Having said that, historical evidence indicates Aros have not been wanting in political engagement right from the pre-independence to even the immediate past republic. History records that  Aro political “Rock Stars” like   Dr. Alvan Ikoku,  Mazi Sam G Ikoku, Mazi Nwakama Okoro, Mazi Chris Ukpabi and many others too many to mention here  have always engaged  in the Nigerian political process from the local government to the national level. While we see such monuments as the General Hospital, some secondary and primary schools, a College of Education (technical), prison facility and a seemingly planned community as milestones of that era, we are also reminded of the unfinished assignments of that class of politicians. For instance we still see a dilapidated Aro-Chukwu/Ohafia Road that seems to have defied all known approaches to see it off the ground. We still behold abandoned railway buckets with inscription “Arochukwu” which has become relics; a general hospital that cannot afford an effective first aid treatment, a security system that cannot respond to the minutest distress call and a prison facility that is light years away from civilization.  All these amply suggest that there has been a break in transmission in terms of infrastructure development and   upgrade of existing ones between the past political actors and current ones.

Therefore, the challenge before our new political kids in town, led   by  Mazi Mao Ohuabunwa, Mazi Chikwe Udensi, Mazi Alex Otti, Mazi Jideofor Kanu and many others too numerous to mention here, would  be how to  reestablish a functional link between the past and the present in terms of building new infrastructure and  consistent upgrade of the aging ones. Also, time is now to begin a structured leadership succession between the current class and future political leaders so that we do not suffer the long break in transmission that characterized relationship between the past and present Aro political leaders.  As the new political kids in town aspire to take over political leadership in our community, we do not pretend that their task is anywhere new easy, as political dynamics is changing with political awareness among Nigerians spreading like harmattan haze, and state resources on a free fall owing to oil price crash. North withstanding the enormity of the task ahead, we are prepared to give them our full support to ensure they emerge victorious in the coming elections provided we are conscious of the following political   booby traps.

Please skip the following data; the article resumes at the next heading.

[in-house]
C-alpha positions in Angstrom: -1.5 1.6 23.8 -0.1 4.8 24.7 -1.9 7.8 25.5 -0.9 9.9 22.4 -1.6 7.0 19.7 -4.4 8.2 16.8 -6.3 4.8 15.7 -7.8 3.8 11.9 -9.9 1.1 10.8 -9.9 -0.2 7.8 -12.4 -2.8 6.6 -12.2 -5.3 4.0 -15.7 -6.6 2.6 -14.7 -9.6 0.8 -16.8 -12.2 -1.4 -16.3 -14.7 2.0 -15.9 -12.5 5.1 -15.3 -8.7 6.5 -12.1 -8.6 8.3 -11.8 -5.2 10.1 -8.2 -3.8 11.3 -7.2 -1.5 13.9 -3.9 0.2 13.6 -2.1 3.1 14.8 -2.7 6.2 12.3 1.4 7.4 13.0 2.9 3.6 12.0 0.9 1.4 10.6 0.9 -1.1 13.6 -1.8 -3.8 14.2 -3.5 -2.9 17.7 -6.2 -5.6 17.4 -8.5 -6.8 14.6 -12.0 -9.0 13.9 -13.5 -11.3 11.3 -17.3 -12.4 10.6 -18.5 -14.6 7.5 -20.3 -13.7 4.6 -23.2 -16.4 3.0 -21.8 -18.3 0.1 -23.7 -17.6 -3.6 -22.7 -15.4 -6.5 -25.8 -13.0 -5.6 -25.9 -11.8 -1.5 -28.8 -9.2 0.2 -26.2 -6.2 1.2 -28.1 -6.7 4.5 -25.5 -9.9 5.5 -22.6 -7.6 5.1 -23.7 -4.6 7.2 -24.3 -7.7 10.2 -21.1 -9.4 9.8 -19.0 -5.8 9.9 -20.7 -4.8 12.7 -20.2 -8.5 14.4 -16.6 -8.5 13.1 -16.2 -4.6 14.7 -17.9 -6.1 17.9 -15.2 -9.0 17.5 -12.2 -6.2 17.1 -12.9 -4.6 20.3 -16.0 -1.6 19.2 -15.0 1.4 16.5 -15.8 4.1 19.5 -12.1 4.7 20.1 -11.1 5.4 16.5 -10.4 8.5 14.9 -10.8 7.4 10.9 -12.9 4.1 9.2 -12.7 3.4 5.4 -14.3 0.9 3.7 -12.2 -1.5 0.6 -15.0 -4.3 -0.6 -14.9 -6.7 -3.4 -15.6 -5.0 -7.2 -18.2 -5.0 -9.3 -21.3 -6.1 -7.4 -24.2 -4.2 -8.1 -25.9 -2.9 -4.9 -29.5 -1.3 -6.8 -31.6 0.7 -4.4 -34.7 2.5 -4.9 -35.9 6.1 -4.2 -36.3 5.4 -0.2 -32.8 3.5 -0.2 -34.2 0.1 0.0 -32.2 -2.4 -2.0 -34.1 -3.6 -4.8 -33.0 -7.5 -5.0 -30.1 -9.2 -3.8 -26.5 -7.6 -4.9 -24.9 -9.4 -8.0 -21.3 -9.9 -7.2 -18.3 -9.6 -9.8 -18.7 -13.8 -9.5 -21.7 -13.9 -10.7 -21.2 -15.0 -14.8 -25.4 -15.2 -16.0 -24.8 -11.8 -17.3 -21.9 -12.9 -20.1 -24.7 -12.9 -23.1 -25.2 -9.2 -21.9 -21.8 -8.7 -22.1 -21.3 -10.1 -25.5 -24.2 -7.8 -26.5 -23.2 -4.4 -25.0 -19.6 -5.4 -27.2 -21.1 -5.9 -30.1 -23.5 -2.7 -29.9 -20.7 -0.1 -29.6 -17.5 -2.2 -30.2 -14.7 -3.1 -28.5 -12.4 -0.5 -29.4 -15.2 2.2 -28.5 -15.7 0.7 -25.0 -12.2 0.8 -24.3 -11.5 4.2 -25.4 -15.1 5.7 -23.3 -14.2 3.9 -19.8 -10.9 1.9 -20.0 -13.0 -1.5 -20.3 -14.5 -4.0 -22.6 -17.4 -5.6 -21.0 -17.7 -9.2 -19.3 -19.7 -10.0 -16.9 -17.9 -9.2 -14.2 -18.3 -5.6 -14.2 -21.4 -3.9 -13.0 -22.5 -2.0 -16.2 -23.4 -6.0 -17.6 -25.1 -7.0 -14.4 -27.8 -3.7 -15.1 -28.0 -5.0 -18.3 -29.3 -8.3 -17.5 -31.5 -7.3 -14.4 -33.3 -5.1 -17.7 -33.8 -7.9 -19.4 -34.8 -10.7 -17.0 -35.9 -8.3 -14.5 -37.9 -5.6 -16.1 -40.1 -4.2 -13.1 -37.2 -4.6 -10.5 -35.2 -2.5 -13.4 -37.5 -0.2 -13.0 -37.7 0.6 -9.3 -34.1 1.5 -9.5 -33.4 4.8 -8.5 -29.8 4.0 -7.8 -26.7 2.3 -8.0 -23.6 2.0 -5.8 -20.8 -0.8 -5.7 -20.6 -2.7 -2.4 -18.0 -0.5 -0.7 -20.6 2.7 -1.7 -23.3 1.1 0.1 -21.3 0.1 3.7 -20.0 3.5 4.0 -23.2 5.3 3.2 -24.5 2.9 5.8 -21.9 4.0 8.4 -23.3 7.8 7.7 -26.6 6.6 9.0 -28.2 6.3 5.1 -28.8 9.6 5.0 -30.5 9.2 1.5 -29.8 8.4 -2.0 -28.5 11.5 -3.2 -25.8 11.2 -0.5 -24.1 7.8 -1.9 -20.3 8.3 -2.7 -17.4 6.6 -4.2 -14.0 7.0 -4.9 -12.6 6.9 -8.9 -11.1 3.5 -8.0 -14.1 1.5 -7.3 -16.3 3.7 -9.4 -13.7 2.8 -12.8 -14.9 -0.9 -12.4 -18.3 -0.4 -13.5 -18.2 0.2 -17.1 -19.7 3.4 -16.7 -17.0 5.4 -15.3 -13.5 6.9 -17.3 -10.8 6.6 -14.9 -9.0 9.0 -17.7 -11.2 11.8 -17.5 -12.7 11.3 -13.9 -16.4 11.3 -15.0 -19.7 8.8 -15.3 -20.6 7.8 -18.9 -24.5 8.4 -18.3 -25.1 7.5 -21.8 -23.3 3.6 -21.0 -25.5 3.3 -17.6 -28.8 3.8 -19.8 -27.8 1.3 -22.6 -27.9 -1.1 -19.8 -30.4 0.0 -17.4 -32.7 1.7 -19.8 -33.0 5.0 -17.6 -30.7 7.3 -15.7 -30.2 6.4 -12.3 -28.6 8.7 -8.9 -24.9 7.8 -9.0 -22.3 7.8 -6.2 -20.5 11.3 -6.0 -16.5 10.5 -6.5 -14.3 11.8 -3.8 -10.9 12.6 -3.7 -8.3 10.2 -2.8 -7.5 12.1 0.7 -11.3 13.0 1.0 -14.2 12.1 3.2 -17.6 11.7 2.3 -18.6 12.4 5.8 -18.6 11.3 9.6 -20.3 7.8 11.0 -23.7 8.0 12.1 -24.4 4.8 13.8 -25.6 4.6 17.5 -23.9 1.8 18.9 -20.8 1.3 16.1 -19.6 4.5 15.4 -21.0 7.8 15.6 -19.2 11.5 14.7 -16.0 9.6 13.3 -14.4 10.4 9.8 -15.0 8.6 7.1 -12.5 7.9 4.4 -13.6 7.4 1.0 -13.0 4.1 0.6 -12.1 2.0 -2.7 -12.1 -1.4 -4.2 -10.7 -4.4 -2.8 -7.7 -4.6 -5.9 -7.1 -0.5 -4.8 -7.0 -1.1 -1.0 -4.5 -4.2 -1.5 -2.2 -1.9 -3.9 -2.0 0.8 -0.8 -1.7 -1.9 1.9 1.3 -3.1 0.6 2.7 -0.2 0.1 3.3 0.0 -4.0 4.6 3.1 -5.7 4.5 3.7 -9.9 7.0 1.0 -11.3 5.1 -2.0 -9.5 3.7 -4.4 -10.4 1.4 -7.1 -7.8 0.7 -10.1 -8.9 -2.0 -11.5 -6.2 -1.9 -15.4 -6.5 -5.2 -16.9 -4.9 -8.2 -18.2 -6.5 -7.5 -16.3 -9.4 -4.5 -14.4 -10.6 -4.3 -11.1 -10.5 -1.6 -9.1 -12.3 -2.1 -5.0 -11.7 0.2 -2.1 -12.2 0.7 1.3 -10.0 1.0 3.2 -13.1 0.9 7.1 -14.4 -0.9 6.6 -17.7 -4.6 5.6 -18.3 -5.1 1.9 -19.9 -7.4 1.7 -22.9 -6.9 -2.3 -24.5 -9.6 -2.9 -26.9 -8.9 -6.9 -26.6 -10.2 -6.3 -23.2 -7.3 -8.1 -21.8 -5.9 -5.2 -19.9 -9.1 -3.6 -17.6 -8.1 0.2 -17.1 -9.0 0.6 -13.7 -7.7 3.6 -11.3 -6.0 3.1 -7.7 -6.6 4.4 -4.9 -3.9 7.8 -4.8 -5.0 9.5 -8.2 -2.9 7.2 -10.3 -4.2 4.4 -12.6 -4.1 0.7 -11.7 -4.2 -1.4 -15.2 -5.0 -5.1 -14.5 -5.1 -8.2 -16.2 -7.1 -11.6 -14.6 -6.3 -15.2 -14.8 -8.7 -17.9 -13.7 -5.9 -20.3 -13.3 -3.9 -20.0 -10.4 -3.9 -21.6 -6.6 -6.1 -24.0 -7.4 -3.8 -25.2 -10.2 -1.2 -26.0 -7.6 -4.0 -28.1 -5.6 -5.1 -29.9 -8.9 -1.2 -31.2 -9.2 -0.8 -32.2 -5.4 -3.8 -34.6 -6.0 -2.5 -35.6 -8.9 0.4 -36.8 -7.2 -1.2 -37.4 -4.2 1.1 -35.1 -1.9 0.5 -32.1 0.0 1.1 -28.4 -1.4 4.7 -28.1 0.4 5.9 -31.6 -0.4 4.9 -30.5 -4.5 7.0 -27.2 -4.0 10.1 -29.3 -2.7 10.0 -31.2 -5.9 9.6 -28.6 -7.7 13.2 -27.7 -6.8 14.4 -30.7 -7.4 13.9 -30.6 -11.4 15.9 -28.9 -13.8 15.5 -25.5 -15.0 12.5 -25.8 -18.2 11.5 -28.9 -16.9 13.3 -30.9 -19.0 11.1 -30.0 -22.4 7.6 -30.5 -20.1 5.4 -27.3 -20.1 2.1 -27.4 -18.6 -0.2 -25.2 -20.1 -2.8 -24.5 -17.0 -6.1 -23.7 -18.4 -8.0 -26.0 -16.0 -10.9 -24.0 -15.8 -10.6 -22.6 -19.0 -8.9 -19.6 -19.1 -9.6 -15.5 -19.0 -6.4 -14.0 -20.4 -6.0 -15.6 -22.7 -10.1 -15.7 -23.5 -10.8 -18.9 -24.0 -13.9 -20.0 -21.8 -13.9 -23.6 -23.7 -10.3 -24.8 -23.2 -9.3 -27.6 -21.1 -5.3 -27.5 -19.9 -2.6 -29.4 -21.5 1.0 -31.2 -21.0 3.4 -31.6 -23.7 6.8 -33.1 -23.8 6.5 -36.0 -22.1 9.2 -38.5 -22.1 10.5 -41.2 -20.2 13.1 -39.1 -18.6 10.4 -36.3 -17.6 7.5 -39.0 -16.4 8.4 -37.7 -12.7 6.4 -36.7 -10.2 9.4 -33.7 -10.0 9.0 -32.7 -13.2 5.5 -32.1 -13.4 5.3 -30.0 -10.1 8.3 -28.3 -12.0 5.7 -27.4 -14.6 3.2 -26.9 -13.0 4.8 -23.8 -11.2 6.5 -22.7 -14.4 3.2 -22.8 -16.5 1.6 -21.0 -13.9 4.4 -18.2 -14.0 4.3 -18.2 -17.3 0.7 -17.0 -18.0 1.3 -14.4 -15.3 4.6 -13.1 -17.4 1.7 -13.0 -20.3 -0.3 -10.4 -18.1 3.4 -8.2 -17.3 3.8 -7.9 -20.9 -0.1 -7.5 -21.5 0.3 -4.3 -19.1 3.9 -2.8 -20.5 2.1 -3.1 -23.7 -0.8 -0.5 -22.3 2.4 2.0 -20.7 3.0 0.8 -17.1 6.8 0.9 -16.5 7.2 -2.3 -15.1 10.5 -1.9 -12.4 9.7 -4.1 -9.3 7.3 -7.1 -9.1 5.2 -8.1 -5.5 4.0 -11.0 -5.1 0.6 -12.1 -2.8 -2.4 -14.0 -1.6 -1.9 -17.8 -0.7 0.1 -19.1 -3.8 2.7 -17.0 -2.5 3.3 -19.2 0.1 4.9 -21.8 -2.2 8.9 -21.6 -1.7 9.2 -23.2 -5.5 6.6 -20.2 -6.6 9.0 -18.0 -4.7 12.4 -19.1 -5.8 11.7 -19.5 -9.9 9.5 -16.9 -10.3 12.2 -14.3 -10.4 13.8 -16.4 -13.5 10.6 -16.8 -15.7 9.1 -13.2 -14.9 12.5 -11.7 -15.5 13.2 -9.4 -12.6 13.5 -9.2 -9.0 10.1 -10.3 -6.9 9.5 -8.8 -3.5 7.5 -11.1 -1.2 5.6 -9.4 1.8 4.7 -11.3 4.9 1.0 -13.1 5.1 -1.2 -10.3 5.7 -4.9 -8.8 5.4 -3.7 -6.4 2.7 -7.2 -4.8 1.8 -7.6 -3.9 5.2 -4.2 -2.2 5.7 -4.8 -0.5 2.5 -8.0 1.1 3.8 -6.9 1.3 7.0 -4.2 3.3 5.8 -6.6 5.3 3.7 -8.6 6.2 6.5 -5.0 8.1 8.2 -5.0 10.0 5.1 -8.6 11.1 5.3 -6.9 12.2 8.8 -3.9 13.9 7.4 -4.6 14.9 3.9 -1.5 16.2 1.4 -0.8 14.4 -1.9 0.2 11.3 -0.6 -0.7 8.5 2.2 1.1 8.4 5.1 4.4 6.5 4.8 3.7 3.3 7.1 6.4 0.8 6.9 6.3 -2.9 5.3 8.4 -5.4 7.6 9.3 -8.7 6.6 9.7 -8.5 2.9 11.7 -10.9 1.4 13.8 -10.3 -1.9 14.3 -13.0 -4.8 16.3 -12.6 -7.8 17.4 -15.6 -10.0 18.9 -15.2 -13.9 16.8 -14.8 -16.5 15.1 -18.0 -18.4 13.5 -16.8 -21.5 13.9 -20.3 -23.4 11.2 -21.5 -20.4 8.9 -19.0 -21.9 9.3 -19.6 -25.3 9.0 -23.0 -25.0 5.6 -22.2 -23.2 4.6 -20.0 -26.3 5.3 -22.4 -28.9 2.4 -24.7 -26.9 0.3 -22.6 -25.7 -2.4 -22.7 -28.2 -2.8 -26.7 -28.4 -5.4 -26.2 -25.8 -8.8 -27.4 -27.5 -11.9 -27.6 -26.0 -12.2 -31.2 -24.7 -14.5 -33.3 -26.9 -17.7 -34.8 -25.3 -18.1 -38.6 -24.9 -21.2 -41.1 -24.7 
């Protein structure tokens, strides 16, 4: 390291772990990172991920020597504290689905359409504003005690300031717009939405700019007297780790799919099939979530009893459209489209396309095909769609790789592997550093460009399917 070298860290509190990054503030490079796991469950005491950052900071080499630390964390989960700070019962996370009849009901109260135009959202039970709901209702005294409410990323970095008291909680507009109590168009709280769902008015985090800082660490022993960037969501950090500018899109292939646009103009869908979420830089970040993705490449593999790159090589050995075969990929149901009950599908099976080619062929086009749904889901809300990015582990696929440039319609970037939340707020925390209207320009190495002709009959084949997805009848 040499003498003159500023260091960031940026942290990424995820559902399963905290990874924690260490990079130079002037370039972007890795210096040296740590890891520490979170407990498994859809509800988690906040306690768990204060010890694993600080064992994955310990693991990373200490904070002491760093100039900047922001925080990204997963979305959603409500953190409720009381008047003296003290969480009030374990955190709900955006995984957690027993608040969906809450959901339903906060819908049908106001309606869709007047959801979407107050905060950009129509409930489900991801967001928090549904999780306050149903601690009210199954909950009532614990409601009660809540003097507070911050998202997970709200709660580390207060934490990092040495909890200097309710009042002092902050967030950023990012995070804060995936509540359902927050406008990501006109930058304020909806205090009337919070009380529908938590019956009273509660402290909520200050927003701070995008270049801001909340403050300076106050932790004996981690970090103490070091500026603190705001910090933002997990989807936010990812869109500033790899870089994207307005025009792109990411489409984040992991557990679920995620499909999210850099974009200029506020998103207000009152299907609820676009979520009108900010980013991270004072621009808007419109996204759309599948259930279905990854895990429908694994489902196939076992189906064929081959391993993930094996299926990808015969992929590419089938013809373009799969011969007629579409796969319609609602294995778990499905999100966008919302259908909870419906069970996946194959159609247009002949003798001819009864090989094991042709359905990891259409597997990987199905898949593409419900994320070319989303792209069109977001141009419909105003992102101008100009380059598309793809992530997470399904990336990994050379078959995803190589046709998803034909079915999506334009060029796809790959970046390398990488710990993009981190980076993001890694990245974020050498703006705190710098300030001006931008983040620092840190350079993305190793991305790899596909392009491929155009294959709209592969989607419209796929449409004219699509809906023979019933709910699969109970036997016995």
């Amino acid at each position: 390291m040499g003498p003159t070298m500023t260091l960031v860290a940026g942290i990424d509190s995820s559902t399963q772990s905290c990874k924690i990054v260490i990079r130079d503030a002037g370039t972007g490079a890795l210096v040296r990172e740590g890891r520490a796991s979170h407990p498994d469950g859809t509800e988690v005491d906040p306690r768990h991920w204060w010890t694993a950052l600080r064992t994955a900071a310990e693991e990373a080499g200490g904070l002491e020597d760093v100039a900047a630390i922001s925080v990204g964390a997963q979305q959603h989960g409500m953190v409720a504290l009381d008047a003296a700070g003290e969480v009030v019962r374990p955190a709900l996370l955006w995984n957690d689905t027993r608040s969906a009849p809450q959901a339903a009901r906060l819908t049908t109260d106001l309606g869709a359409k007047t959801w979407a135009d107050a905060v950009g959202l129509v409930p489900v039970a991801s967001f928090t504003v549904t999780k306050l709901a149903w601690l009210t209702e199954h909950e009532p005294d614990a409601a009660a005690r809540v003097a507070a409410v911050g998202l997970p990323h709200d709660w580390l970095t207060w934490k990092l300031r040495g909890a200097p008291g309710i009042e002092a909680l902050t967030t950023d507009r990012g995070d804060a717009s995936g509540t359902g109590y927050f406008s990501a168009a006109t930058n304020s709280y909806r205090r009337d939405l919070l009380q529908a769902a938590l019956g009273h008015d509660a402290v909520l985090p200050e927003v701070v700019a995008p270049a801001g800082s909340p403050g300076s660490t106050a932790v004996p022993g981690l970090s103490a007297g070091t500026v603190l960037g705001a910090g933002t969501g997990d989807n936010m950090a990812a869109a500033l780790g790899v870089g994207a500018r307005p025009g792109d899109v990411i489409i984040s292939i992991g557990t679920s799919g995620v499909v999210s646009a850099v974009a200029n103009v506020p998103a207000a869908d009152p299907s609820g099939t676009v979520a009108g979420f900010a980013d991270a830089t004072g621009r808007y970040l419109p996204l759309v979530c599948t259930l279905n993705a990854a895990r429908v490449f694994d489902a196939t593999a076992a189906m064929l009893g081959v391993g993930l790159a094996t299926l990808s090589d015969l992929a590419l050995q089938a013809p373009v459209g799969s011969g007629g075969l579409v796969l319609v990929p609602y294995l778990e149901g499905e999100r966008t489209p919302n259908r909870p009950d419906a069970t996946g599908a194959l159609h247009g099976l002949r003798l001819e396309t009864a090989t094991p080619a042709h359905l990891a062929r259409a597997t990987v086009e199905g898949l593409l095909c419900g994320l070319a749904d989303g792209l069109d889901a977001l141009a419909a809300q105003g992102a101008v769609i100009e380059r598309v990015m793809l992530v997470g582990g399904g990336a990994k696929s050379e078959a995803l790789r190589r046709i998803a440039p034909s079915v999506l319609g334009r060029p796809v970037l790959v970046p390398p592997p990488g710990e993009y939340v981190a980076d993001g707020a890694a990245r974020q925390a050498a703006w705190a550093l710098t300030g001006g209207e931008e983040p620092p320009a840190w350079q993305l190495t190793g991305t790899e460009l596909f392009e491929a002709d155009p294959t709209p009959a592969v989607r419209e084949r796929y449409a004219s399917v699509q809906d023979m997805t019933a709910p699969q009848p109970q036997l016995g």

First, we must realize that we are in a political community that is very heterogeneous and we do not command the majority. Therefore we need to engage in some strategic horse trading with our neighboring constituents to ensure victory for our candidates. This is where am slightly apprehensive of the emergence of too many of our candidates in the forthcoming elections. While others celebrate it, I am weary that if we are not strategic about how we negotiate our interests, we might stretch our votes too thin to decisively guarantee the victory of candidates we consider very strategic in the coming elections. We therefore have to turn our cherished “eggs in different baskets”(apologies Orji Ogbonnaya Orji) “to a few strategic eggs in one basket” to ensure their safety in the forthcoming elections. More importantly, our politicians must work tirelessly to ensure that Aro is upgraded to an urban center in the state to ensure rapid economic growth, industrialization and development. See you in Easter!

About author

Kanu Ohuche Ph.D

Mazi Kanu Ohuche holds a Doctorate in Development Economics, specializing in Institutions and growth, from University of Nigeria, Nsukka ( UNN). He holds a first degree in Economics and Masters in International economics from the same University. Dr. Ohuche also holds a post graduate Certificate in Budget and Public Expenditure Management from Duke University Sloan’s School of Public Policy in Durham North Carolina, USA and was a University Lecturer .He was the IMF Country Economist for Nigeria for four years and has been Adviser to Four Economic Advisers to the President of Nigeria. Currently, he is the Special Adviser to Dr. O. J Nnanna, the Deputy Governor in charge of Financial System Stability in Central Bank of Nigeria. Dr. Ohuche is married with four kids and resides in Abuja.